September 28, 2022

Jamie-Lee’s story of brain injury

Posted in Brain Injury, Injury

Jamie-Lee is a successful businesswoman, running two hospitality businesses and with plans (at time of writing) to start letting property. This involves busy days managing staff, finances, builders, and everything else that goes along with running multiple enterprises. Many would be surprised to discover though that Jamie-Lee has a hidden disability: Jamie-Lee lives with a brain injury.

Jamie-Lee's accident

Stuart Brazington, who represented Jamie-Lee in her claim for compensation, first met Jamie-Lee when she was a child after her parents realised she needed a more specialist brain injury solicitor. Jamie-Lee had been in a road traffic accident at the age of seven. A motorcyclist travelling at high speed crashed into the side of her mum’s car causing the car to tip over onto its side.

The impact of the tipped car with the road left Jamie-Lee with serious head injuries and, ultimately, a metal plate in her skull. As she said when we spoke to her recently – many people ask about the scar on her face, but most of her stitches and injuries are unseen, inside her head.

Life after brain injury

Living with a brain injury has been a rollercoaster for Jamie-Lee. She experiences a range of symptoms, everything from difficulty reading other people’s emotions; anger; fatigue; even ‘focal seizures’, which have in the past left her unable to respond for anything from a few seconds to a minute.

Education became a challenge for Jamie-Lee as a result of the effects of her brain injury, something she excelled at before (and admittedly, with support, after) her accident. As with many children who live with brain injury, the school environment quickly became challenging, necessitating support from tutors and a move to a school with smaller classes. Fortunately, she could still perform on the sports field, being both an excellent hockey and netball player, and as with anyone who lives close to the sea: a keen surfer.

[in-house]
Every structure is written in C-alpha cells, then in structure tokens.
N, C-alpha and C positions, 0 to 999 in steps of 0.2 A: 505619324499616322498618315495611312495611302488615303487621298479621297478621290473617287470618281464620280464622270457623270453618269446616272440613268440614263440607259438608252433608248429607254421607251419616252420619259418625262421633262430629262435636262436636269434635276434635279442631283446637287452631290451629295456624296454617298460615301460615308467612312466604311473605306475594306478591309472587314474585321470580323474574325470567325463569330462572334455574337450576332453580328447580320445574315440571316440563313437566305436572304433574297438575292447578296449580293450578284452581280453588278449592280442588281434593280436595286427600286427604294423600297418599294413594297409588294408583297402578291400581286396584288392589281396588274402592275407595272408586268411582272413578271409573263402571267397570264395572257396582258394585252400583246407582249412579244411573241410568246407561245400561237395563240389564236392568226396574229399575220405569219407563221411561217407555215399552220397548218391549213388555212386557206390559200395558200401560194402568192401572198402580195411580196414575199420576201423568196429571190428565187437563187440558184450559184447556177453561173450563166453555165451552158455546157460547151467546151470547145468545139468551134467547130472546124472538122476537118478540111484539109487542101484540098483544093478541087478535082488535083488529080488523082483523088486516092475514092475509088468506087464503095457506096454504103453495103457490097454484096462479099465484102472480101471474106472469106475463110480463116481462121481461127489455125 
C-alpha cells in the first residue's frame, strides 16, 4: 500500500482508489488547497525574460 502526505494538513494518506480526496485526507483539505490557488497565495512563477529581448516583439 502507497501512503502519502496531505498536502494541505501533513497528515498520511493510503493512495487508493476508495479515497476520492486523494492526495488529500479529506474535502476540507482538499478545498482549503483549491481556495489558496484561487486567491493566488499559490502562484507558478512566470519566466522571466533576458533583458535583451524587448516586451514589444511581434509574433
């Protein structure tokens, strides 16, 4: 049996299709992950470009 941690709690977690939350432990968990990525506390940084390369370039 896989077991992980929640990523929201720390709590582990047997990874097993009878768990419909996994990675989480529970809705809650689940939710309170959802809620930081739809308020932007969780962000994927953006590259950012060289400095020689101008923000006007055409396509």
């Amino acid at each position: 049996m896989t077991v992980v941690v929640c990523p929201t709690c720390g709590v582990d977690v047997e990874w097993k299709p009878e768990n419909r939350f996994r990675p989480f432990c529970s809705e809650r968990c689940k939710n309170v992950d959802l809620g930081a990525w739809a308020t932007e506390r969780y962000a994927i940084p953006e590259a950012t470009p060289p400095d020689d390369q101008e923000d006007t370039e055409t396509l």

As with any of our brain injured clients, Jamie-Lee had a specialist multi-disciplinary team built to meet her particular needs. A case manager was recruited to act as a sounding-board for the various impacts of her brain injury, on herself and those around her. It was important for Jamie-Lee to have someone close to her, to ensure that she had someone to turn to as she grew older and developed insight into her brain injury and how it affected – and would go on to affect – her life.

Jamie-Lee is an inspiring example of some of the many Untold Stories of brain injury. Though her determination to succeed has meant she’s avoided some of the worst outcomes of brain injury, as we’ve explored elsewhere, she now has a rare insight into the world of hidden disability, as well as a unique opportunity to educate those who struggle to understand the concept. Though she lives with a disability, we hope we’ve demonstrated she has plenty of ability to inspire change.

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